“I cannot cast a vote that would place me on the same page of the history books as Senator Joseph McCarthy or the House Un-American Activities Committee,” Cummings said. “And I do not draw that comparison lightly.”

Democrats also charged that Issa had muffed the chance to get Lerner’s testimony without a contempt charge by botching negotiations with her lawyer, Bill Taylor of Zuckerman Spaeder. Taylor said in a Thursday statement that Lerner broke no laws, and insisted "there is not a court in this country that will hold Ms. Lerner in contempt of Congress."

"We are not surprised by today’s partisan contempt vote. The notion that the majority is engaged in objective oversight or fact-finding is pure fiction," Taylor said. "The majority proceeds without regard to the harm it inflicts on innocent people, to the facts, and to fundamental constitutional rights."

The Oversight vote is only an opening step in what could a protracted contempt process. If the full House approves the resolution, it would then go to a U.S. attorney to potentially bring before a federal court.

House Republicans are still mired in court challenges after voting to hold Attorney General Eric Holder in contempt in 2012, but Boehner has made clear he wants to pursue similar actions against Lerner — a move that would surely excite rank-and-file conservatives and grassroots conservative groups.

“As I’ve said, if Lois Lerner continues to refuse to testify, then the House will hold her in contempt,” the Speaker said Wednesday.

The House counsel ruled in recent weeks that Issa and the Oversight panel could move contempt charges against Lerner. 

But Cummings and other Democrats have argued, relying on the advice of some two dozen legal experts, that Issa dropped the ball on his contempt efforts by not explicitly telling Lerner at a March hearing that she faced charges if she declined to answer questions.

Issa used that disagreement to push for the contempt charges, saying the federal courts would be the best suited to make the call on whether Lerner should be forced to testify, and to push back on the Democrats’ comparisons to McCarthy.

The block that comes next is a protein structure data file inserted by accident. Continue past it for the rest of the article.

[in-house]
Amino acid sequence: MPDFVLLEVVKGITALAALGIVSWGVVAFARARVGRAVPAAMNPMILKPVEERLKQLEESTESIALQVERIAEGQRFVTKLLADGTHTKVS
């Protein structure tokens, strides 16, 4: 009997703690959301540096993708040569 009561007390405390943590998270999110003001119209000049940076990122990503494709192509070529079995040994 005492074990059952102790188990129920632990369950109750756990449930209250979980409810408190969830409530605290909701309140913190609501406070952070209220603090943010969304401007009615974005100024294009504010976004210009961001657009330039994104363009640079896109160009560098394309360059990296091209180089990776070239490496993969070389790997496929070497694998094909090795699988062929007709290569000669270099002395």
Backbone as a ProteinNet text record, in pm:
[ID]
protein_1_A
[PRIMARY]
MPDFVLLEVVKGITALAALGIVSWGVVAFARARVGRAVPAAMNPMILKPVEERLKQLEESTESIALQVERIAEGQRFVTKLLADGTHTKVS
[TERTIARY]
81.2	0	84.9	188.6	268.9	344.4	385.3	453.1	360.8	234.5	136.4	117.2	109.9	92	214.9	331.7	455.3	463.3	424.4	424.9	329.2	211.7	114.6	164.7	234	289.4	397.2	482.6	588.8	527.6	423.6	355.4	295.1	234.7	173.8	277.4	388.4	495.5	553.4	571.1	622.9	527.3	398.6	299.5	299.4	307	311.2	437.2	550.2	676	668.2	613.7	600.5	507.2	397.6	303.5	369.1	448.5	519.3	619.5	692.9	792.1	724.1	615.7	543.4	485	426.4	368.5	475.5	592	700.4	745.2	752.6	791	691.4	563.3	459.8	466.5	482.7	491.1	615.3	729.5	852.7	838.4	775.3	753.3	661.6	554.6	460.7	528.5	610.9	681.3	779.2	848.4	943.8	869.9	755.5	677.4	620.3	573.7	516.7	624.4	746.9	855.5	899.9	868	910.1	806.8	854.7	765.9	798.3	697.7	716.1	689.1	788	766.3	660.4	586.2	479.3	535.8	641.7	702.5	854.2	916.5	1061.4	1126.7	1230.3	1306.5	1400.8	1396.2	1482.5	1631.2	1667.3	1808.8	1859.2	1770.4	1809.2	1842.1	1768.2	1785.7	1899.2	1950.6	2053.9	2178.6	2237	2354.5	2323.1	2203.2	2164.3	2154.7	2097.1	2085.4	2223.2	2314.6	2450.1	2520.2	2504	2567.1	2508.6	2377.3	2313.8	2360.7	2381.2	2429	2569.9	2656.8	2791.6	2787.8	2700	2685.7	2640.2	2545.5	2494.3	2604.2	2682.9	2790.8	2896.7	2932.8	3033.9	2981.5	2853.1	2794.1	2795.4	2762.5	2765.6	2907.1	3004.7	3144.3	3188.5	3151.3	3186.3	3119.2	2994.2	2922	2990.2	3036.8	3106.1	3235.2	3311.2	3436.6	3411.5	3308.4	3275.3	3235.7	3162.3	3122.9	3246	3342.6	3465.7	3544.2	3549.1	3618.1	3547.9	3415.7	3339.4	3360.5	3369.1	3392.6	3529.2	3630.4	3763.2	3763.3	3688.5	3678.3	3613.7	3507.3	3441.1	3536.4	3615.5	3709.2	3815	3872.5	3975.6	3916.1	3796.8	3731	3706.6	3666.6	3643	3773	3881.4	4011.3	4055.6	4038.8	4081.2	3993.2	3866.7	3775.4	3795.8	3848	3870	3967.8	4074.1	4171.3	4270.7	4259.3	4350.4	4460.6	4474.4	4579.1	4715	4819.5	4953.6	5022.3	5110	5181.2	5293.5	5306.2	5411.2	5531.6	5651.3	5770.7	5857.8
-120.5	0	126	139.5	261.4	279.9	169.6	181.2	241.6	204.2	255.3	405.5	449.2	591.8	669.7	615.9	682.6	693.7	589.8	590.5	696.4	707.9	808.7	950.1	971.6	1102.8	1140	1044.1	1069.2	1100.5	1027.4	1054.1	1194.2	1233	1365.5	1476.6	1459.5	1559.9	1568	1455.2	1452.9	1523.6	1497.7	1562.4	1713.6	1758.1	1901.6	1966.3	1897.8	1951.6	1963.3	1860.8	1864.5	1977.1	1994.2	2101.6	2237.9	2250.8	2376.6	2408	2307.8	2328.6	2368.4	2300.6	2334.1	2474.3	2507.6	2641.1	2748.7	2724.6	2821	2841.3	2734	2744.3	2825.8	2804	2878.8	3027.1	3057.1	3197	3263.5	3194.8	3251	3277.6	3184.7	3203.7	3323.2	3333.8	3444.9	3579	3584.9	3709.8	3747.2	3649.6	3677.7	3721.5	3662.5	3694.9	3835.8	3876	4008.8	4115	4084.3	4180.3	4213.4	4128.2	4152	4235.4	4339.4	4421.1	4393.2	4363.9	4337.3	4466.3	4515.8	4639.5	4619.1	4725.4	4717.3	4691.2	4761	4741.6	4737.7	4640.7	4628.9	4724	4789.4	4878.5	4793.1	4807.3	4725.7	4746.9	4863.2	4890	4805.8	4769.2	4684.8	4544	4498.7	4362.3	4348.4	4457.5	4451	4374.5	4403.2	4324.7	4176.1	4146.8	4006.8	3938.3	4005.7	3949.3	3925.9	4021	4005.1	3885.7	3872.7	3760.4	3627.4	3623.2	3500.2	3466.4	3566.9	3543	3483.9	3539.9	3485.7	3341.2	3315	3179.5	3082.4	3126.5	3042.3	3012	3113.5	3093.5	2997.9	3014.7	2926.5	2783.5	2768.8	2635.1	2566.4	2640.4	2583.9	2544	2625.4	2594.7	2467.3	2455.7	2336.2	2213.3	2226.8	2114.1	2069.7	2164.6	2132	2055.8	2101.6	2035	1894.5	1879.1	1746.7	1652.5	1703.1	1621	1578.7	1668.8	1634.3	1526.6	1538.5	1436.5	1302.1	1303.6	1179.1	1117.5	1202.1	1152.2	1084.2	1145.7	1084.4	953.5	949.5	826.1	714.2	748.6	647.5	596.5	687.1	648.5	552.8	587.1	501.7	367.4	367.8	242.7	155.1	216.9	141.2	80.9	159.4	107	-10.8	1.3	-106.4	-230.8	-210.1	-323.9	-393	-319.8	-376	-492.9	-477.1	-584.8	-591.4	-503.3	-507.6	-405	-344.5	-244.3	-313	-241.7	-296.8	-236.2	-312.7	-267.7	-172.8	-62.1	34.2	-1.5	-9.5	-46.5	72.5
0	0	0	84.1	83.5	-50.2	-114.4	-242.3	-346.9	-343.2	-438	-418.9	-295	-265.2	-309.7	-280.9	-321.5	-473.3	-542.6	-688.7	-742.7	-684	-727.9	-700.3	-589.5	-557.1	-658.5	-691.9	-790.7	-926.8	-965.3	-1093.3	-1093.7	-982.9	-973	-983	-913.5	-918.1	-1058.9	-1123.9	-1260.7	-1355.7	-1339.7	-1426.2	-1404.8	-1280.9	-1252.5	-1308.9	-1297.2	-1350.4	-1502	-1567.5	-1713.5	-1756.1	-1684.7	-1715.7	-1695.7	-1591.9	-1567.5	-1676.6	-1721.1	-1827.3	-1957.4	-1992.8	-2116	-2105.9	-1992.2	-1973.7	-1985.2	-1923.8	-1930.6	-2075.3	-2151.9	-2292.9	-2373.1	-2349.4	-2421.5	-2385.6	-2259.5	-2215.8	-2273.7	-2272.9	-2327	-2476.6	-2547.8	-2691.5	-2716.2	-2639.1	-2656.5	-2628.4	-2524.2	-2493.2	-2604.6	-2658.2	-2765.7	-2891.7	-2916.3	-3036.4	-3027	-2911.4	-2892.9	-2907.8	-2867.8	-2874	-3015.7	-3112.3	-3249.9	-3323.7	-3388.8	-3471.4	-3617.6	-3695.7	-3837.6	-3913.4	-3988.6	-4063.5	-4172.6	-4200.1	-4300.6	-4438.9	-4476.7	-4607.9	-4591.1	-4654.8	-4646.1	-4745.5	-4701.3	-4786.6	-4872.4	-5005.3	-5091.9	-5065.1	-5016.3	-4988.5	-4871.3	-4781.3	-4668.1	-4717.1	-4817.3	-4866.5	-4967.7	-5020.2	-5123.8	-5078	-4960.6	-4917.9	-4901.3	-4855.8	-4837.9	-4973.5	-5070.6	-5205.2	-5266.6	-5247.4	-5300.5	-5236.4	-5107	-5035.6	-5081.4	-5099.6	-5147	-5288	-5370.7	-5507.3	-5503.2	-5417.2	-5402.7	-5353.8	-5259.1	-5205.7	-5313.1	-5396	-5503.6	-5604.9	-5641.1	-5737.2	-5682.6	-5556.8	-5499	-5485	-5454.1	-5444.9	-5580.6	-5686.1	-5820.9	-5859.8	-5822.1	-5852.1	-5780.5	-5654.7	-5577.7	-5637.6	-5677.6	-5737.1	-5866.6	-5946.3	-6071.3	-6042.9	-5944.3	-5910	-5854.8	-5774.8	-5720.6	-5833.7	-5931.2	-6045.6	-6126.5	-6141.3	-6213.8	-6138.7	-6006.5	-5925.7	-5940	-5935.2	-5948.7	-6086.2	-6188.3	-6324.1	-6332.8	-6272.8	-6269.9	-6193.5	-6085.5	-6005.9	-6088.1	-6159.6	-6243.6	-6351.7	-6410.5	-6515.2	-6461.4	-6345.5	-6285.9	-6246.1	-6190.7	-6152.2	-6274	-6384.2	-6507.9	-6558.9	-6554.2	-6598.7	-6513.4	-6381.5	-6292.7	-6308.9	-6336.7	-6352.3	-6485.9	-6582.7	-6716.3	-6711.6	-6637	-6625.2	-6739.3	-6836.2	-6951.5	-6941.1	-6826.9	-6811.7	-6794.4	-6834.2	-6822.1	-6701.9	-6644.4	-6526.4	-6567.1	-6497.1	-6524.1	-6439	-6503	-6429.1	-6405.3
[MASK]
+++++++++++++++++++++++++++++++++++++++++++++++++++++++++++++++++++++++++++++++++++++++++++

“I think the question is should an independent arbitrator decide,” Issa said.

On Wednesday, the House Ways and Means Committee, on another party-line vote, referred Lerner to the Justice Department and Holder for potential prosecution.

The referral letter from Ways and Means Committee Chairman Dave Camp (R-Mich.) says that Lerner pushed to reject the tax-exempt application submitted by Crossroads GPS, the group co-founded by Karl Rove, and also sought to audit the organization. 

Camp’s referral also accuses Lerner of misleading an inspector general about when she found out about the IRS scrutiny, and that she mishandled taxpayer information. 

The committee says the laws Lerner might have broken are punishable by up to 11 years in prison. 

The final decision about whether to prosecute lies with the Justice Department. 

Democrats criticized Camp and GOP tax writers for making a political show of making the referral, which they said was mainly an attempt to protect Rove and other big-money Republican groups. 

--This report was updated at 3:44 p.m.